It is somewhat ironic—a strange twist of fate—that a country that forced my parents to flee their homeland of Estonia and that put the Iron Curtain around it for 47 years, gets credit (albeit begrudgingly) for my existence.
Some background. During the Second World War, Estonia was first occupied by the Russians (Soviet Union) from 1940-41, then by the Germans 1941-44, and beginning in September 1944, Russians retook Estonia. My parents (Regina Andreus and Jüri Jürivee) had never met before each fled, separately, before the Russians marched back into the country in 1944. My father, an officer in the merchant marine, escaped on his freighter Äksi with his crew; he never talked about the details.
My mom accepted the offer, along with a girlfriend, to join the last German armed convoy to leave Tallinn, Estonia’s capital where she lived. Along the way, people in the countryside were invited to flee with the convoy, but no one did; they expected after the war ended, the Allies would not let the Russian occupation continue. (They were wrong.) Her escape journey had its terrible moments, but she made it to safety (her friend did not as the jeep she was travelling in, just ahead of my mom’s, was hit with a bomb).
Both my parents ended up in Danzig, Germany where they met, sort-of-dated and were waiting for the war to end. A few months later, when Danzig was about to be attacked and fall, my father’s ship carried them to safety, but there was one glitch: my mom could only board if she was family, so the captain quickly married my parents before the Äksi left Danzig. (They remained married for over 30 years, until my dad’s death in 1975.)
Once the war was over, they ended up in a United Nations Displaced Persons (DP) Camp for Estonians in Eckernforde, West Germany, in the post-war British Zone. It was here that I was born in the town’s castle during the three years the castle had a maternity wing. The camp was located in army barracks and we lived in a small ‘family’ unit. My mom told me the families would receive CARE packages from the U.S. in exchange for making ethnic dolls.
When the camp closed a few years later, we moved to Great Britain, staying for six months in Cardiff, Wales then to Lowestoft, England for about three years. During that time, my dad worked as a chief engineer on his former ship Äksi, now part of the British Merchant Marine fleet. We would meet him at the different ports, sometimes sailing with him to the next port (he had his own cabin on the ship).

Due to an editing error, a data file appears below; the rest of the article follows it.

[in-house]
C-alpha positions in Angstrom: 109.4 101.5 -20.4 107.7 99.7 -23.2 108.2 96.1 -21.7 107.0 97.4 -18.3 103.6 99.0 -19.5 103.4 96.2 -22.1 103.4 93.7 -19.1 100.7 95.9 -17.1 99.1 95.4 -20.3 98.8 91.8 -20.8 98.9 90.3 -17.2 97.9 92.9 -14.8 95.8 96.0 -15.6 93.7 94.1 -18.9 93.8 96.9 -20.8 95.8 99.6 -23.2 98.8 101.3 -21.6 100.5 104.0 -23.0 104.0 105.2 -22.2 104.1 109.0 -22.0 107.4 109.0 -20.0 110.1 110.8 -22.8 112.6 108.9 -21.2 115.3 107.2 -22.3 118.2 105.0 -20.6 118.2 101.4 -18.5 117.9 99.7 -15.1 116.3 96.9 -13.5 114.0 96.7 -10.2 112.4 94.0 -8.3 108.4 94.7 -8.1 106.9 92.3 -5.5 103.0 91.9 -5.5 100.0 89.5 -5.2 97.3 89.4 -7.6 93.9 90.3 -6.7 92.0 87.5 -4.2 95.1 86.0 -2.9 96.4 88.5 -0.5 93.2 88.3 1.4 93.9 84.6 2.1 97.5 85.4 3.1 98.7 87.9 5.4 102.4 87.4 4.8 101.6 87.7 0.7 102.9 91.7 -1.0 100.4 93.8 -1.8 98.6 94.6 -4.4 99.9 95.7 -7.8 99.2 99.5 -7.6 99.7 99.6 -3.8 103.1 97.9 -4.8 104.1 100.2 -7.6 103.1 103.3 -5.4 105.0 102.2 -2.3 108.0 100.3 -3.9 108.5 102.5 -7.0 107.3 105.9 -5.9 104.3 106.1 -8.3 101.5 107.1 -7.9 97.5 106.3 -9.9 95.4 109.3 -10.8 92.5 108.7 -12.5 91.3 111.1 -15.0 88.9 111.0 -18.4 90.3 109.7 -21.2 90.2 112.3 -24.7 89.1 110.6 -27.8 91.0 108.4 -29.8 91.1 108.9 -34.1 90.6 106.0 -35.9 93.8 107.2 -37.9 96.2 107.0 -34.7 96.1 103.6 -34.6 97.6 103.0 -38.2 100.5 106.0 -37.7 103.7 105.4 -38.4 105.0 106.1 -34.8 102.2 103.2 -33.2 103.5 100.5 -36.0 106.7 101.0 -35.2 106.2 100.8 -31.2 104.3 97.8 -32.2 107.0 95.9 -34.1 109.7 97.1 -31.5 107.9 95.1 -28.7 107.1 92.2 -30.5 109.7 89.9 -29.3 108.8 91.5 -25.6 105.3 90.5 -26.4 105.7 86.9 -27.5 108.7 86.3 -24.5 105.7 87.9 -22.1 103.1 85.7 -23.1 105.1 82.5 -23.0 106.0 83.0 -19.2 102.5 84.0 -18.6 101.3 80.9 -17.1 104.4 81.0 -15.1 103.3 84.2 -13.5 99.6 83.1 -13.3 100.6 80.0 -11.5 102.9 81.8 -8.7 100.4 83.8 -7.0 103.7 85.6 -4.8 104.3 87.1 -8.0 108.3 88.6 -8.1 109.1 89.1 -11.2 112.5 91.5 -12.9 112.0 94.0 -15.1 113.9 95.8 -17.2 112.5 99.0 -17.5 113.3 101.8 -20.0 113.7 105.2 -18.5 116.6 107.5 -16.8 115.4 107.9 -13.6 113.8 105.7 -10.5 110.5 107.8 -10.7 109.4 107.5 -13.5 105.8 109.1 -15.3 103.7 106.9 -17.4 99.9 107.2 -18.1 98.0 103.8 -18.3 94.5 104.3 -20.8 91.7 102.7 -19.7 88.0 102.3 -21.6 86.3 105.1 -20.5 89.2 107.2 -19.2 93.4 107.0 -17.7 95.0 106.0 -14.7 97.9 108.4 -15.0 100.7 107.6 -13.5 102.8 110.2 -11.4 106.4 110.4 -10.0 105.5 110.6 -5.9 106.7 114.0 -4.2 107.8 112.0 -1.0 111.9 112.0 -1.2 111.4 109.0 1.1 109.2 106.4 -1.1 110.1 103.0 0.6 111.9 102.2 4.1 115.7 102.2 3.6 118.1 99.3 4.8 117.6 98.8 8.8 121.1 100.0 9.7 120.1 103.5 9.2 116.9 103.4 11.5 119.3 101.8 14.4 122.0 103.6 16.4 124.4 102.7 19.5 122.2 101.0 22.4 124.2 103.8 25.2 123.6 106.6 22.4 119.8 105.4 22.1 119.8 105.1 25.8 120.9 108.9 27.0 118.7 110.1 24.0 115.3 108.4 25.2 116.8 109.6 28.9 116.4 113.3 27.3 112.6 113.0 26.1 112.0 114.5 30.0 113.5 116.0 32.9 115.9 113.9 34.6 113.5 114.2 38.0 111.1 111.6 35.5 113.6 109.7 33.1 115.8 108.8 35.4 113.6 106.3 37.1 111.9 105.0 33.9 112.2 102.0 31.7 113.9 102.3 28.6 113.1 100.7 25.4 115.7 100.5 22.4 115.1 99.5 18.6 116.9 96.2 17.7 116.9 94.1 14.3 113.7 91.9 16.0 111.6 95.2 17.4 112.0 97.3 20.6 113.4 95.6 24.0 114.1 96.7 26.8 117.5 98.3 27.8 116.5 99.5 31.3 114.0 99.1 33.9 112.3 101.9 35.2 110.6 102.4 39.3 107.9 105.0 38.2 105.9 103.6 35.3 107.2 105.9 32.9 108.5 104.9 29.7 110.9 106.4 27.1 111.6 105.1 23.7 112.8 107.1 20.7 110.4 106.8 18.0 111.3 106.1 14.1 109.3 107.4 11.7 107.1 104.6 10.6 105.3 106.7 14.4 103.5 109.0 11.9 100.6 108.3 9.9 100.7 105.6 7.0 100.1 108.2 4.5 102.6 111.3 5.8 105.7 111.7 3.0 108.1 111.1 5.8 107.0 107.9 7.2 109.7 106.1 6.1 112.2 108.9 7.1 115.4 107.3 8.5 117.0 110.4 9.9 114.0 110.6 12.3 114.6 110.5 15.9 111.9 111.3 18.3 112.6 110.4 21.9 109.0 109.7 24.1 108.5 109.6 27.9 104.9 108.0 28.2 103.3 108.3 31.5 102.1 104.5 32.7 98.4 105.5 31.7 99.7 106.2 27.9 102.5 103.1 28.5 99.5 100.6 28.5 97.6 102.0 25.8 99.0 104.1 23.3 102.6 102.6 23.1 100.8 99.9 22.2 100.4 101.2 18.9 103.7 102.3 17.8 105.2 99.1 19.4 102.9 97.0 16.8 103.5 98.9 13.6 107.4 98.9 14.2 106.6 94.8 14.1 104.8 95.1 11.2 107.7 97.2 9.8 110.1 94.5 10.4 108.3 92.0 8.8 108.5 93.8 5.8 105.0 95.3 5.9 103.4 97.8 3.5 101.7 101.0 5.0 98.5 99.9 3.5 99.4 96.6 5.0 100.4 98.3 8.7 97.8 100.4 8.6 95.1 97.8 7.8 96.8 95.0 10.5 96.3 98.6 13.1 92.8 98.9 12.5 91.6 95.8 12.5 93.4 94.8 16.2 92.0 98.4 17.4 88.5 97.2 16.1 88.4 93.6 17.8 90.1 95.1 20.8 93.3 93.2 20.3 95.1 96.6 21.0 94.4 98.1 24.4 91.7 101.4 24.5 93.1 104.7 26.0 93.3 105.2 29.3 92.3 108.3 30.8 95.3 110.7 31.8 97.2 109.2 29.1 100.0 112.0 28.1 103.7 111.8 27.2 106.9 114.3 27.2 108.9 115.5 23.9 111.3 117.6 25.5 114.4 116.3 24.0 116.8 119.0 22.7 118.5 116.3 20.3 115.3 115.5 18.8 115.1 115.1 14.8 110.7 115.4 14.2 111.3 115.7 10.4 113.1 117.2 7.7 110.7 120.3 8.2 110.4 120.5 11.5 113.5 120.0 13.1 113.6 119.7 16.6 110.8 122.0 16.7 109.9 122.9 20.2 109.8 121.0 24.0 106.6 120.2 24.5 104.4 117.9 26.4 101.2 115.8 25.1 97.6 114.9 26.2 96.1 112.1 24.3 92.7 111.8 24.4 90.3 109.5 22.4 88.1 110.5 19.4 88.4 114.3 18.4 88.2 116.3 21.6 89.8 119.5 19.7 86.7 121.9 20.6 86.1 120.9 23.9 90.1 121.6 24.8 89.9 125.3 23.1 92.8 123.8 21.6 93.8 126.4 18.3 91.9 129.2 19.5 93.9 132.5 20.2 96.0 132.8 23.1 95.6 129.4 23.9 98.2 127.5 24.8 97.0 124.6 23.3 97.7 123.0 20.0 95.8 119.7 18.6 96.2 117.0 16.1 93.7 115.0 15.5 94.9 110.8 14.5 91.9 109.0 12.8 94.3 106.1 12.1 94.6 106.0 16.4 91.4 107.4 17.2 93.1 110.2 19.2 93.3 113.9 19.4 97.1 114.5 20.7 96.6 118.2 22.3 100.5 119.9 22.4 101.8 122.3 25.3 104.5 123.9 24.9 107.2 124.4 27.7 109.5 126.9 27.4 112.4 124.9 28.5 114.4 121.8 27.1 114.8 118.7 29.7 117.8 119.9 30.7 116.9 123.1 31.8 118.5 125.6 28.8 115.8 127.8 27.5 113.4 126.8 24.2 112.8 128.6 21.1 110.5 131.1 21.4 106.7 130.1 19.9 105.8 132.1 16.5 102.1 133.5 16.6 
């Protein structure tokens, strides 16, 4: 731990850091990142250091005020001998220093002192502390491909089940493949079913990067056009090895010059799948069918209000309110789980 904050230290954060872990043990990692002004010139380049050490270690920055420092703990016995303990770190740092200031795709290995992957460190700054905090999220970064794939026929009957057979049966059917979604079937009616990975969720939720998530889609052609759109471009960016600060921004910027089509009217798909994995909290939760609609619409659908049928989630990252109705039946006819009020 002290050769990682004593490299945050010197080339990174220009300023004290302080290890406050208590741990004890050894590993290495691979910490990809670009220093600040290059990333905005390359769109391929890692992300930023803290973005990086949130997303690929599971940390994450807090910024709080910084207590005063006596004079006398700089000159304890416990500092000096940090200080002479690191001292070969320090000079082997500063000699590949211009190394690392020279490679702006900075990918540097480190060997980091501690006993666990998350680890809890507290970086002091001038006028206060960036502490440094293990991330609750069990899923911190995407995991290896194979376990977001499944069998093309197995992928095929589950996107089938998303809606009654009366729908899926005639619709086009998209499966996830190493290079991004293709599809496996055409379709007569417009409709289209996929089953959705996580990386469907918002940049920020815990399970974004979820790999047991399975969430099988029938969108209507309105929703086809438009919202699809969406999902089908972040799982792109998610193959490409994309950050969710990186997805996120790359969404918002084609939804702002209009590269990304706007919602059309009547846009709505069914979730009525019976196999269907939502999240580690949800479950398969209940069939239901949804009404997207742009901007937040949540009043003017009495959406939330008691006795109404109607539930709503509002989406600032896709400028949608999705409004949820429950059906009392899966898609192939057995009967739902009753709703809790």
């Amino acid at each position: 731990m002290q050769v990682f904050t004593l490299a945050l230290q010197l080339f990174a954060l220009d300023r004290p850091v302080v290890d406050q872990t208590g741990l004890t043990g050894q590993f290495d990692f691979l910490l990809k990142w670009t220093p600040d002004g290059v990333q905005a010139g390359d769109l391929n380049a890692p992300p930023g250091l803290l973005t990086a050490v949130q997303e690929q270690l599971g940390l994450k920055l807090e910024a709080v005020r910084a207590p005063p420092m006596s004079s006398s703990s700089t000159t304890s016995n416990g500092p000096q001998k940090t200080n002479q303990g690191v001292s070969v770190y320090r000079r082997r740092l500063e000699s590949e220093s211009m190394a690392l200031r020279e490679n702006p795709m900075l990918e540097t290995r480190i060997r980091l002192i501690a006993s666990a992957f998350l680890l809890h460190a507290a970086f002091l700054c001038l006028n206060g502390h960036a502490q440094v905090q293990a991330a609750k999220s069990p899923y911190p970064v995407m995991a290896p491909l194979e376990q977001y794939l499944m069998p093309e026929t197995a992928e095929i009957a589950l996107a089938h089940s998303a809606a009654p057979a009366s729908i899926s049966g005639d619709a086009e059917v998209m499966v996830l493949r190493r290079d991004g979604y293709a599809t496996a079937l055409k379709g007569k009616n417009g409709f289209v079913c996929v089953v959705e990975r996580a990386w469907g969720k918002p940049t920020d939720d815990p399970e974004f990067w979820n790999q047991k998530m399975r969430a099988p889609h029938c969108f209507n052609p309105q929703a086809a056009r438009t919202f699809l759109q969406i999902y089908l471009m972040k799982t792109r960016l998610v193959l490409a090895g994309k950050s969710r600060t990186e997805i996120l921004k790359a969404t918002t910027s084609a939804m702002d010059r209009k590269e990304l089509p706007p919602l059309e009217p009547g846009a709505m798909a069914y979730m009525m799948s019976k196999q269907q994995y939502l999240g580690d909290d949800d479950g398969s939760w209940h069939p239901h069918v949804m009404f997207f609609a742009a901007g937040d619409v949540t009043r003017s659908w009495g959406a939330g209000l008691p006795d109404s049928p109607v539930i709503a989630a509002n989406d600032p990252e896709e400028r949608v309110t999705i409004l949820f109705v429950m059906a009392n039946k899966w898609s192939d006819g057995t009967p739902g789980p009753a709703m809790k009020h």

Somehow, my mother convinced the school authorities in Lowestoft to let me start English school at age four, a year earlier than others, so that I could learn English (I only spoke Estonian at the time). I remember in particular, skipping out of school at recess with another Estonian youngster and going home to read the bundle of comics that someone had brought to our house. Our reasoning was simple—we couldn’t understand a word the teacher was saying, so why stay when there were comics waiting for us to look at? After some panic from the school about us missing, my mom found us hiding in the closest with the comics. She wasn’t pleased, but years later thought it was funny.
In October 1951, we left Lowestoft, went to London and waited for ‘something’. Being five-and-a-half years old I didn’t understand all that was happening, except that we would be travelling on a ship to a new home far away. Was I sad leaving the home in England? No, as the concept of home was being with my parents, not a geographical location.
As the story goes, my parents had received immigrant papers for both Canada and Argentina, and according to family lore, whichever ship came first is where we’d go. The ship to Canada won. We boarded the ocean liner SS Columbia, crossed the Atlantic Ocean, arrived in Quebec City in early November, took the train first to Toronto, then Port Arthur (now part of Thunder Bay), where we spent the first night at Prince Arthur Hotel (like many immigrants did). We lived the next couple of years in a small tourist cabin on Cumberland Street before moving to a house.
My human migration journey of getting from ’over there’ to ’here’ was done. Thunder Bay has been home, except for a few years in Northwest Territories and northern Alberta.
In late 1991, I visited Estonia for the first time, just after the country regained its independence from Russia. During that visit, it occurred to me: if Russia had never invaded Estonia in 1944, my parents would not have fled and would probably never have met, thus I would not exist.